Homily for the thirty-third Sunday in the year

Year A  -  Mt. 25:14-30


by

Father Daniel Meynen
 
 

"Jesus said: «For it will be as when a man going on a journey called his servants and entrusted to them his property; to one he gave five talents, to another two, to another one, to each according to his ability. Then he went away. He who had received the five talents went at once and traded with them; and he made five talents more. So also, he who had the two talents made two talents more. But he who had received the one talent went and dug in the ground and hid his master's money.

"«Now after a long time the master of those servants came and settled accounts with them. And he who had received the five talents came forward, bringing five talents more, saying, `Master, you delivered to me five talents; here I have made five talents more.' His master said to him, `Well done, good and faithful servant; you have been faithful over a little, I will set you over much; enter into the joy of your master.'

"«And he also who had the two talents came forward, saying, `Master, you delivered to me two talents; here I have made two talents more.' His master said to him, `Well done, good and faithful servant; you have been faithful over a little, I will set you over much; enter into the joy of your master.'

"«He also who had received the one talent came forward, saying, `Master, I knew you to be a hard man, reaping where you did not sow, and gathering where you did not winnow; so I was afraid, and I went and hid your talent in the ground. Here you have what is yours.' But his master answered him, `You wicked and slothful servant! You knew that I reap where I have not sowed, and gather where I have not winnowed? Then you ought to have invested my money with the bankers, and at my coming I should have received what was my own with interest. So take the talent from him, and give it to him who has the ten talents. For to every one who has will more be given, and he will have abundance; but from him who has not, even what he has will be taken away. And cast the worthless servant into the outer darkness; there men will weep and gnash their teeth.'»"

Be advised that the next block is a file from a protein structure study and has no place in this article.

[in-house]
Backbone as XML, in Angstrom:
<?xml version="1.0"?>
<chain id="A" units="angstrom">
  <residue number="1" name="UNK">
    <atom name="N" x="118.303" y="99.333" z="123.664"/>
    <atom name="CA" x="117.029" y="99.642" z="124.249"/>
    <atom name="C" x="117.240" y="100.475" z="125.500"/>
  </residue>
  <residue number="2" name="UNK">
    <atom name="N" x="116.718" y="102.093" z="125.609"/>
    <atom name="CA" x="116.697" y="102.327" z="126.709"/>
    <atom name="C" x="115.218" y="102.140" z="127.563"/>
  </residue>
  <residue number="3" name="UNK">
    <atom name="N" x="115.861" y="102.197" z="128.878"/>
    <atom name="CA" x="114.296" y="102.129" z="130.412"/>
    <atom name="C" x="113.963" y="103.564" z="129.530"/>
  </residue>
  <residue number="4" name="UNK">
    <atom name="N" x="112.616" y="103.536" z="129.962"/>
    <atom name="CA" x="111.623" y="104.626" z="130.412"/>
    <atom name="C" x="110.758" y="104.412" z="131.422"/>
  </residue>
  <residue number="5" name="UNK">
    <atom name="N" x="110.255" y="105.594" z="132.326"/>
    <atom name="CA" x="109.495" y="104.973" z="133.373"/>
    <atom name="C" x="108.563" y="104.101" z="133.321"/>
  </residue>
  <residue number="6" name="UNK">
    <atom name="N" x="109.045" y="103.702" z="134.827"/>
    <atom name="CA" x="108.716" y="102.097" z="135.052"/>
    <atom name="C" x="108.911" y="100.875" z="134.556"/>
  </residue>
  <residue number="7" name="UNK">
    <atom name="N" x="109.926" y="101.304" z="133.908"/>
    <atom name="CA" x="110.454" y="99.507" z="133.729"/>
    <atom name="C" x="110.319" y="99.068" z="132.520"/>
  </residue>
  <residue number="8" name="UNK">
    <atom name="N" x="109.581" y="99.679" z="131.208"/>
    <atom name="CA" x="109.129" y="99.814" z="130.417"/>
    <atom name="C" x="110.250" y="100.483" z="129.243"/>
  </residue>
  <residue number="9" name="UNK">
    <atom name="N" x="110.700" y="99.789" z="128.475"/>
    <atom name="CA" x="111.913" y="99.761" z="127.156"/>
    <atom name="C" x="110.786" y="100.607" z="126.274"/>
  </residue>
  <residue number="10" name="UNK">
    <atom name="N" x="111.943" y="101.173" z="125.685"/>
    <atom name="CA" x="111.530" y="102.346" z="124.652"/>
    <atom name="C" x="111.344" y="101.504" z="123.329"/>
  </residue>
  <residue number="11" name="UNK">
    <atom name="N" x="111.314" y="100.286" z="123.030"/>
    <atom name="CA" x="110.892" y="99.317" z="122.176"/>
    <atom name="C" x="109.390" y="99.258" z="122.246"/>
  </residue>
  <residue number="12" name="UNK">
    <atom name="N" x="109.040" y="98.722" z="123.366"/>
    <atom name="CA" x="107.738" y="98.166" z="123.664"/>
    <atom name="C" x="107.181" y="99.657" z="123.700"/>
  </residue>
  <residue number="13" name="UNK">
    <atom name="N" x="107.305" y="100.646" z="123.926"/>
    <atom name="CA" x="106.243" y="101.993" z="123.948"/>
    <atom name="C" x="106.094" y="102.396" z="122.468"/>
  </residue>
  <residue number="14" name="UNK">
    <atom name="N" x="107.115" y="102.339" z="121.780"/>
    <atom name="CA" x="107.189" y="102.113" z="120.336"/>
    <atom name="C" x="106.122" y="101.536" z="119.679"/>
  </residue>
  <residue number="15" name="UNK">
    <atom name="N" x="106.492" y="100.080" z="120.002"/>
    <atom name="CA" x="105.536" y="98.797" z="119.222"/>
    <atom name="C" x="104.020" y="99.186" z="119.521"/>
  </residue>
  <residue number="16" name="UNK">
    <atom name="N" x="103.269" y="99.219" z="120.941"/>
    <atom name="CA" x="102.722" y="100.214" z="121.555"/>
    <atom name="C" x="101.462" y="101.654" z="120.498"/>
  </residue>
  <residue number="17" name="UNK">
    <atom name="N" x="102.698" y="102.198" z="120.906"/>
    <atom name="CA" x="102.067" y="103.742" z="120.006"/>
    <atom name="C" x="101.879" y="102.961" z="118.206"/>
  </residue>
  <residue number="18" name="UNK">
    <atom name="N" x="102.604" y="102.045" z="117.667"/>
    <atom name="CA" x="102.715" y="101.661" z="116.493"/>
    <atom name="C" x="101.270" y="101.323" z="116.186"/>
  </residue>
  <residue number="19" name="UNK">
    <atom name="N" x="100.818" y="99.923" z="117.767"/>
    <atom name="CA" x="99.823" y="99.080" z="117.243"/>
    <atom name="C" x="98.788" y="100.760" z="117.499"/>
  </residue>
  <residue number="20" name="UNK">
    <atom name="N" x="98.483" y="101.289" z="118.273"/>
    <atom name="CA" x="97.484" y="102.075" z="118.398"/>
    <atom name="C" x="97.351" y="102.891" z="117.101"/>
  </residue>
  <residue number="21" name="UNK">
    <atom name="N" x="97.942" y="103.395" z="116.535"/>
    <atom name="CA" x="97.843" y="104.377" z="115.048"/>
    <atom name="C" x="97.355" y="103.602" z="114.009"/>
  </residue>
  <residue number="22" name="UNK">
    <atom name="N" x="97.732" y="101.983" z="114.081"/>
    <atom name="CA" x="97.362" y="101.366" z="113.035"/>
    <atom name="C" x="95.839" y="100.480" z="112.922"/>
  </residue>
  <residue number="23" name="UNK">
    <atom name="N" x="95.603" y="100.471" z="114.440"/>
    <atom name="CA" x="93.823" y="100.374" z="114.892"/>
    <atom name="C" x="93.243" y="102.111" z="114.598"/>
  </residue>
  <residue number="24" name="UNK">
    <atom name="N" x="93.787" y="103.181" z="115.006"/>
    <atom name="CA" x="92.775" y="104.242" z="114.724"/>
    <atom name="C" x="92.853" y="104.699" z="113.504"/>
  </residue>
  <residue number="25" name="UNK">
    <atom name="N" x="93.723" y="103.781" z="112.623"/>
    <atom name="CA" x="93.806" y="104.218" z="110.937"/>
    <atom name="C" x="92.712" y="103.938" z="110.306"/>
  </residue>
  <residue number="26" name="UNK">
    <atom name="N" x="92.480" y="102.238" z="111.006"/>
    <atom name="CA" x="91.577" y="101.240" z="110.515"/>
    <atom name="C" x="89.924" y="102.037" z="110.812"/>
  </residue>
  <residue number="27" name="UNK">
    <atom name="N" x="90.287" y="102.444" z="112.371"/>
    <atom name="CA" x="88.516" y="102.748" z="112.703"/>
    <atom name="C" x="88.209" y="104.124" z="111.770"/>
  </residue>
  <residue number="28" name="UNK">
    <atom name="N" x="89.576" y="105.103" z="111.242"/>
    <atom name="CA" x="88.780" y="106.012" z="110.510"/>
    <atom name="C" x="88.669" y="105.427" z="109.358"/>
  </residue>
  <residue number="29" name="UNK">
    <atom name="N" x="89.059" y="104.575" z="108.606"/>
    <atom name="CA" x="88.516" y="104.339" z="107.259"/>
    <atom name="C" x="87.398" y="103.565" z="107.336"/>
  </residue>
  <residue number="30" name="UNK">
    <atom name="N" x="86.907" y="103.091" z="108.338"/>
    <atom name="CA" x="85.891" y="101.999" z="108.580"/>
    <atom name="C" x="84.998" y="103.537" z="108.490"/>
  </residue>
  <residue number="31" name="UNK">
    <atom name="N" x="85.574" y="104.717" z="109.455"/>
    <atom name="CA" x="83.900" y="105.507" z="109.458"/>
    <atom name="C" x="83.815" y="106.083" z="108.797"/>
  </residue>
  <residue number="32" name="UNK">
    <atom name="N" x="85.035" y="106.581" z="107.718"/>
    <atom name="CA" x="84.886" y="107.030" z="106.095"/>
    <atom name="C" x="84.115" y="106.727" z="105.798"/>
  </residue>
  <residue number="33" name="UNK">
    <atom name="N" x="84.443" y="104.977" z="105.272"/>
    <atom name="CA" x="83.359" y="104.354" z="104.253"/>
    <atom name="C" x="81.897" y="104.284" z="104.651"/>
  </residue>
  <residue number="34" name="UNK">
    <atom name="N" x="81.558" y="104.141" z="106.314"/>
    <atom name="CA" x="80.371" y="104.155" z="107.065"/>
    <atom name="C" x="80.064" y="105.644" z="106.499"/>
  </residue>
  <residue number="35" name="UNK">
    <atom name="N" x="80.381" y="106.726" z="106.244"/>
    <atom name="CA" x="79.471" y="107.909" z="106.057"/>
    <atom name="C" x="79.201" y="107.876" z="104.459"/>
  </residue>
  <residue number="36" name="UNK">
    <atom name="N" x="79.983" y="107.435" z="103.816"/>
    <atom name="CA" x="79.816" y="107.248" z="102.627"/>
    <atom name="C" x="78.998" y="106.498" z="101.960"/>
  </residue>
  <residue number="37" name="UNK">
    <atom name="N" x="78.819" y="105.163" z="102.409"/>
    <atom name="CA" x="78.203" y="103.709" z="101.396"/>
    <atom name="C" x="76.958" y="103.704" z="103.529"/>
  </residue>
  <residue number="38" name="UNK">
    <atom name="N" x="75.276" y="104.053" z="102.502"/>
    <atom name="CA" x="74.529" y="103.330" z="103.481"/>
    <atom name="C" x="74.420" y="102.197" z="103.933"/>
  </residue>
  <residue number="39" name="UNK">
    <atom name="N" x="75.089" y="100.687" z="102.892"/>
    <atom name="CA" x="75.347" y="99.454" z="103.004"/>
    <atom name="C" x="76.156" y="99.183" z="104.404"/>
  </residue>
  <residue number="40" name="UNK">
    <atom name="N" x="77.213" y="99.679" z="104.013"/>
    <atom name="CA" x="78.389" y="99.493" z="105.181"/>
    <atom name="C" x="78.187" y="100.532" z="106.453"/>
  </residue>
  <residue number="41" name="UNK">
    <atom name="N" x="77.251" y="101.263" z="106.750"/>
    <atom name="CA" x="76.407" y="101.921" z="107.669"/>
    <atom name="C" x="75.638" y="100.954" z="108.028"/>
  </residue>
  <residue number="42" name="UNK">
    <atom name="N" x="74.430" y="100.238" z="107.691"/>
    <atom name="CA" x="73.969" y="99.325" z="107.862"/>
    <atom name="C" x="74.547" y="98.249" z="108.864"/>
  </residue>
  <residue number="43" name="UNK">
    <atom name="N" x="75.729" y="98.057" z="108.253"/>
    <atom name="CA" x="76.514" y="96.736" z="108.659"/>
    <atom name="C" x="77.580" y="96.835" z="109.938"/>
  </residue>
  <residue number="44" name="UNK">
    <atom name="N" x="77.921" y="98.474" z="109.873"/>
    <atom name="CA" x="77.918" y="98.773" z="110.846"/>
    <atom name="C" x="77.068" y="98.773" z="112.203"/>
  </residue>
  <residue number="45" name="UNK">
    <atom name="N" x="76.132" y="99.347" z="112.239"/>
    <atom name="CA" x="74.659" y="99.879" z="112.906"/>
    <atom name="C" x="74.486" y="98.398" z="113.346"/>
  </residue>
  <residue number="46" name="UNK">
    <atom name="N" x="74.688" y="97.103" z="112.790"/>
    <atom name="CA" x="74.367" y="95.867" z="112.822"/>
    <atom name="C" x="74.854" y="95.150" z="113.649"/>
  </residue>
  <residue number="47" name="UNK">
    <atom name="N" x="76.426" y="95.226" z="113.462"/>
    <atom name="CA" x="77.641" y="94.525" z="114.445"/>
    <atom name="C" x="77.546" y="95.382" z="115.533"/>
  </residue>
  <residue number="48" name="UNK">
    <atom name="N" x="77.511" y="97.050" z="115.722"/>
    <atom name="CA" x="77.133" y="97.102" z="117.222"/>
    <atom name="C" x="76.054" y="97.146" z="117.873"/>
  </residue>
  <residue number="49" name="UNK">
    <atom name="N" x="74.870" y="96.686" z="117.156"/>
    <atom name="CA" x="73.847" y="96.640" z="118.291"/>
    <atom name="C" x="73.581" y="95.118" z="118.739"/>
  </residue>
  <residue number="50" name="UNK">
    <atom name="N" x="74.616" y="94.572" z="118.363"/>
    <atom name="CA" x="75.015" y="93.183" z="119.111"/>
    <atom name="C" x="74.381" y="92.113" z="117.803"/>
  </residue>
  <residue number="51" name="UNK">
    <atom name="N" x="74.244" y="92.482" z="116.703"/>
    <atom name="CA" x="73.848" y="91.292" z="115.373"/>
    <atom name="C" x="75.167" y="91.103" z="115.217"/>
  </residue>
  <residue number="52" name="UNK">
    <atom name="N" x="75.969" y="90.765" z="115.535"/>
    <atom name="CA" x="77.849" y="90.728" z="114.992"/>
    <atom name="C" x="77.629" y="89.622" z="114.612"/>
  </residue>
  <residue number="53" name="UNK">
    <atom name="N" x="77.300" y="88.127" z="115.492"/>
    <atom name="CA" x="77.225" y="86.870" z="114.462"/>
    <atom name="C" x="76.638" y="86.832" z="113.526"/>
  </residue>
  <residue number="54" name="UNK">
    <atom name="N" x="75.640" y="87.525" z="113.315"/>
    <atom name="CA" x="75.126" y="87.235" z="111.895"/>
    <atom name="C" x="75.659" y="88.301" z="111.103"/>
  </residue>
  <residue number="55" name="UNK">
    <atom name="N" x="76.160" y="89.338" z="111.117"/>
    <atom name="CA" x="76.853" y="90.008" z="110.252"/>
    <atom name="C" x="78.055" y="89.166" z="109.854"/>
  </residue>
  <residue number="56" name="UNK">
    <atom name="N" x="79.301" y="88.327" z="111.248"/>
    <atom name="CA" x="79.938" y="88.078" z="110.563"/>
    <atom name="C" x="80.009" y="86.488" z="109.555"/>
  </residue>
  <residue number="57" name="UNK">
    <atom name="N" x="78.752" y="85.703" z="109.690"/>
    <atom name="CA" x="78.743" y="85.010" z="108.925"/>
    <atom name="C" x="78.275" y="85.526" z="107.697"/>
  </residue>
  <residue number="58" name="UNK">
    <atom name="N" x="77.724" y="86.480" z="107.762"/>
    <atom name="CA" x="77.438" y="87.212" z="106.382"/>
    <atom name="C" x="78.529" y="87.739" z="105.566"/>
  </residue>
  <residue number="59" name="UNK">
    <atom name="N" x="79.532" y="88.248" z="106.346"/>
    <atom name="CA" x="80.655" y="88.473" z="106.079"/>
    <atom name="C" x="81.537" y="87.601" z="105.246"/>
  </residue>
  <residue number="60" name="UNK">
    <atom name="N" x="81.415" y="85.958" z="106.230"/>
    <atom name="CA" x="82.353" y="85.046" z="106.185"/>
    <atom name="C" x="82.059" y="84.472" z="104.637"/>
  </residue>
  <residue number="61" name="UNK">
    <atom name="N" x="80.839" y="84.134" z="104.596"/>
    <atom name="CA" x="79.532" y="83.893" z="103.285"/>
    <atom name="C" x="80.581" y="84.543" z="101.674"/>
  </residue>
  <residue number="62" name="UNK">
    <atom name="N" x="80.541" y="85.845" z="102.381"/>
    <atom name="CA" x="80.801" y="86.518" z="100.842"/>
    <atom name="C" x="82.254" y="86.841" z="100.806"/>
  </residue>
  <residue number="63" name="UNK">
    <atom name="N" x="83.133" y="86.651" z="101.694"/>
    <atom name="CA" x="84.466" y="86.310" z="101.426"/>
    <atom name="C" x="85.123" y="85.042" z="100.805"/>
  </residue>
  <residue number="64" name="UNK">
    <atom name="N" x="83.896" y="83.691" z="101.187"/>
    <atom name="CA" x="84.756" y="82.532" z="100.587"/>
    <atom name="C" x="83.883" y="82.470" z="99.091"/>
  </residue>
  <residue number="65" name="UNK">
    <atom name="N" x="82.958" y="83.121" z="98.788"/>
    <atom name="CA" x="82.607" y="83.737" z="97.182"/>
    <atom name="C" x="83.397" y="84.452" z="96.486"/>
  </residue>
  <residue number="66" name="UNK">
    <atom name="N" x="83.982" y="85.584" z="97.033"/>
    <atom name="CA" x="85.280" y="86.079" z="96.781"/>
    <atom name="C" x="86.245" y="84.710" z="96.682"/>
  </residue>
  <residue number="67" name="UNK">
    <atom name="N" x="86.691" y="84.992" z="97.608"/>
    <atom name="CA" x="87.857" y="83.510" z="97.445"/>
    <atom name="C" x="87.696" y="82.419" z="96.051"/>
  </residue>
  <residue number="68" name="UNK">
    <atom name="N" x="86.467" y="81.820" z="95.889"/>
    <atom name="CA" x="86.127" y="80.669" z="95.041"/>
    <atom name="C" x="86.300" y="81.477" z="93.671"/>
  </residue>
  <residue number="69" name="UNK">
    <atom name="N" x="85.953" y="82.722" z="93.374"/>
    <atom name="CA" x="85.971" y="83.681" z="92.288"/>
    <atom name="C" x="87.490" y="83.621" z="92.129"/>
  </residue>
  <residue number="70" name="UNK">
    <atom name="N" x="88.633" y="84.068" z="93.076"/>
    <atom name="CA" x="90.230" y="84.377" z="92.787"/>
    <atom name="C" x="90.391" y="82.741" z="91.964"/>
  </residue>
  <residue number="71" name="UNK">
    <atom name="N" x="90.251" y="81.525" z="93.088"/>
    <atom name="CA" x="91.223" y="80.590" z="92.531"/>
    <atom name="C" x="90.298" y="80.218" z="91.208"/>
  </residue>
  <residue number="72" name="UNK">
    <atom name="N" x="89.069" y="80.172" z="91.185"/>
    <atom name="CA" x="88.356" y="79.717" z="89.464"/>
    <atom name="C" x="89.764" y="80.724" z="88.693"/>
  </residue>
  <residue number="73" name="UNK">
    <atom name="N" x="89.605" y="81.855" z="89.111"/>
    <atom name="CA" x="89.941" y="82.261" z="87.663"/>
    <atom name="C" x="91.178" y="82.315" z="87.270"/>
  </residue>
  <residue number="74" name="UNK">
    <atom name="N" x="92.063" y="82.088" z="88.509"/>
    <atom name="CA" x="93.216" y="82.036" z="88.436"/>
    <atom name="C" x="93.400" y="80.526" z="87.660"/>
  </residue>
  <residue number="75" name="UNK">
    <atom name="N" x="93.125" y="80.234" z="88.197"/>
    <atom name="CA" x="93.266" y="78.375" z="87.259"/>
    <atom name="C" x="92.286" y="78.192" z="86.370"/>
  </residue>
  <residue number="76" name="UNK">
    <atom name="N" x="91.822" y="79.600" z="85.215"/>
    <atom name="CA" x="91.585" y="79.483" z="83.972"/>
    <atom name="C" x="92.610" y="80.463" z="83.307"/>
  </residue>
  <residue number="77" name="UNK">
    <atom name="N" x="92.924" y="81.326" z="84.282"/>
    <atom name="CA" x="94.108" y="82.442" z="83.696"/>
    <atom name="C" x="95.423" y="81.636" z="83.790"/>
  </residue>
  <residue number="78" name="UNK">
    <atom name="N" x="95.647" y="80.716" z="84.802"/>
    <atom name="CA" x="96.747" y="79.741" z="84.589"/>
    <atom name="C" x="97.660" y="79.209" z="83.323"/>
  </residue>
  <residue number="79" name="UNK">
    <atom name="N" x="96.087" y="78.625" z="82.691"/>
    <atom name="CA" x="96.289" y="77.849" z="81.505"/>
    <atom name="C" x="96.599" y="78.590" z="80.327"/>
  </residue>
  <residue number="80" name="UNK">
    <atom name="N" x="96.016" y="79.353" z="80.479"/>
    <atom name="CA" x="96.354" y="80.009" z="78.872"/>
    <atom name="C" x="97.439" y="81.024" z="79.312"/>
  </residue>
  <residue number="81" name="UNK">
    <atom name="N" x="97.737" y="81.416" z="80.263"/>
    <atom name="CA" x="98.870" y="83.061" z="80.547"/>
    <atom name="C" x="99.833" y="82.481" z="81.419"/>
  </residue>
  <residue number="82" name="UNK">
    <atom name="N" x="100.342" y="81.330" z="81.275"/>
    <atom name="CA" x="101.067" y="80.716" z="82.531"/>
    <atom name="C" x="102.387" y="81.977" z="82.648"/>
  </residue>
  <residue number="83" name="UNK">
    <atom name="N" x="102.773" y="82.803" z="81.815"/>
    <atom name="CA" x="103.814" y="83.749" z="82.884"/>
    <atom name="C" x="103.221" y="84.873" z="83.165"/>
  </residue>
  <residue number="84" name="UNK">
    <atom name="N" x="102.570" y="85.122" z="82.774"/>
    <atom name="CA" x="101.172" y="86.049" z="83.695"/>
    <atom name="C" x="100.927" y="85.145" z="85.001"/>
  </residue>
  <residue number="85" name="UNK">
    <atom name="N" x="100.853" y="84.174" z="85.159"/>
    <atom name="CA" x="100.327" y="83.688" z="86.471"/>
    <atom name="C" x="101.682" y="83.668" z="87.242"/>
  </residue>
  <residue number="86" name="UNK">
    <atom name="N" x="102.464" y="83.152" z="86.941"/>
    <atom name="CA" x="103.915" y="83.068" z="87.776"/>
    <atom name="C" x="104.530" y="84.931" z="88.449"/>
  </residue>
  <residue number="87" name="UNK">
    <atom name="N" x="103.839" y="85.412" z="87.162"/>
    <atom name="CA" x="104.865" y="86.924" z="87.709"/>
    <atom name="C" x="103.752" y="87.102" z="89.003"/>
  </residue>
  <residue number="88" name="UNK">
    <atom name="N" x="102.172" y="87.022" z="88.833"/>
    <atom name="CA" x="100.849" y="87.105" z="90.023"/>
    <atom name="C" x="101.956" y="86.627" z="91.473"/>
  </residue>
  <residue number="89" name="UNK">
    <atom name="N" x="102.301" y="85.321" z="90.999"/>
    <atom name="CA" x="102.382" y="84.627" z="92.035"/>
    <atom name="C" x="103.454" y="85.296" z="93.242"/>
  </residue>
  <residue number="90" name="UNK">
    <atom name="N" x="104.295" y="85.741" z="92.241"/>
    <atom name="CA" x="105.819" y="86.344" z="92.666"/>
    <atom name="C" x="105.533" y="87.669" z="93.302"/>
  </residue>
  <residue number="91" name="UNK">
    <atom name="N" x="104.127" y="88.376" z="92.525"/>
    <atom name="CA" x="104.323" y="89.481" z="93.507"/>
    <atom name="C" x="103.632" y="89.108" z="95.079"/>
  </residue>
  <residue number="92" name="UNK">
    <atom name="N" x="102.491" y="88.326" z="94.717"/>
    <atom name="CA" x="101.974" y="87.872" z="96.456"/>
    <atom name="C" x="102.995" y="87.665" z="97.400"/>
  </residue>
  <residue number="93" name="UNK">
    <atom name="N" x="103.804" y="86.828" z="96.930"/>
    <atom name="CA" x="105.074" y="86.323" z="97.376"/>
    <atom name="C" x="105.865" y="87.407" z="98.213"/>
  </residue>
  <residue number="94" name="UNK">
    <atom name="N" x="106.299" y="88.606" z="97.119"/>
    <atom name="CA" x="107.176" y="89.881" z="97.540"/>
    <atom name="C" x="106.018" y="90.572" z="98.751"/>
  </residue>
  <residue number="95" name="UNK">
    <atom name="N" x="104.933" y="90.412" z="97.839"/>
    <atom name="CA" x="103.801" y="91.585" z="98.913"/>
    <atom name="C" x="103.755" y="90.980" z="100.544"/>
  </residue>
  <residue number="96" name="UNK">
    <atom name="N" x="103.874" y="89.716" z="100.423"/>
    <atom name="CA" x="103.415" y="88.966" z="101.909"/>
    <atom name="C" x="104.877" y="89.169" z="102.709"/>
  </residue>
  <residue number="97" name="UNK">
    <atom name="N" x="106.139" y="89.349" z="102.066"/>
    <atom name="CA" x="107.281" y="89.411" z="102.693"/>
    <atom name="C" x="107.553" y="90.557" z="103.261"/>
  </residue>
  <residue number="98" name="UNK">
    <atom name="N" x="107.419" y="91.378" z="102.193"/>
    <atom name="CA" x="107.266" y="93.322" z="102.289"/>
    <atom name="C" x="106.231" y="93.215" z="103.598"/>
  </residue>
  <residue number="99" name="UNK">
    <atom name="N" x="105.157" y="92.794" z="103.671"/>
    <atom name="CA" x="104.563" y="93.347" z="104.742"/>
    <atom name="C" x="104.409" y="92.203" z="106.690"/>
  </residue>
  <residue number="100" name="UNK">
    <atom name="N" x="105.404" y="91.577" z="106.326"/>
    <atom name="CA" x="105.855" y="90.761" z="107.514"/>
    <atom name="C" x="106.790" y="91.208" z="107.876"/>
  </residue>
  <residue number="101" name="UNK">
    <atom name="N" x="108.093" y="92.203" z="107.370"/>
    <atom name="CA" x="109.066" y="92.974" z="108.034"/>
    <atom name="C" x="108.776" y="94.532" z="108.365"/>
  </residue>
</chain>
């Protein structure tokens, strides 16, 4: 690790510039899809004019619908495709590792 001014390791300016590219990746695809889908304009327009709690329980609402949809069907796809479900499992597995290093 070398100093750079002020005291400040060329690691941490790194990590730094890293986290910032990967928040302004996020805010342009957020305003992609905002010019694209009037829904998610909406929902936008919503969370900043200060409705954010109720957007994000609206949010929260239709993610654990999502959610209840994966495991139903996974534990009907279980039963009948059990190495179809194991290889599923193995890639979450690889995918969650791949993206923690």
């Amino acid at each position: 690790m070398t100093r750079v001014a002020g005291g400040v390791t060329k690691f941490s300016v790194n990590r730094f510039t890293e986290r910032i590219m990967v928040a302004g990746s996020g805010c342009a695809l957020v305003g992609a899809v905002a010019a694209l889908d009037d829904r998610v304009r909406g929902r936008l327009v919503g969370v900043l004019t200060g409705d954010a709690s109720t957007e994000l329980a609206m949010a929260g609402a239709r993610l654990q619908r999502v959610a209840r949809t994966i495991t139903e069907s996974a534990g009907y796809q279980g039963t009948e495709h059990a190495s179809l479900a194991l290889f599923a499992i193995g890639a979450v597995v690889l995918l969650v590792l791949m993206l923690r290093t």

Homily:


"Jesus said: «For it will be as when a man going on a journey called his servants and entrusted to them his property; to one he gave five talents, to another two, to another one, to each according to his ability. Then he went away.»"

Each year, when the liturgical cycle approaches its end, the Church proposes to us texts from the Scriptures which touch rather directly on the return of Christ to earth at the end of time.  The epistle of Saint Paul to the Thessalonians clearly alludes to it.  Today's gospel also speaks of it:  the master of the house who goes on a journey is the symbol of Jesus who went away and who will soon return!

Soon Jesus will return!  For, our personal encounter with the Lord must take place soon! What happy news and what joy it is for our soul to know that the Lord is near!  Whoever we are, we know very well that our life here does not last very long.  Time passes by...  It passes so quickly that we are already approaching the end of our journey, the race's finish line!

Soon the time will come when we will have to render an account of what we have done.  Happy are we if we have been good throughout our life!  We have received so much from the Lord!  We are members of his Body, we belong to his Church, we are now in his home, and when he will return, he will judge us on our deeds, rewarding us if we have done good, and punishing us if we have done evil...

"«He who had received the five talents went at once and traded with them; and he made five talents more. So also, he who had the two talents made two talents more. But he who had received the one talent went and dug in the ground and hid his master's money.  Now after a long time the master of those servants came and settled accounts with them. And he who had received the five talents came forward, bringing five talents more, saying, `Master, you delivered to me five talents; here I have made five talents more.' His master said to him, `Well done, good and faithful servant; you have been faithful over a little, I will set you over much; enter into the joy of your master.'»"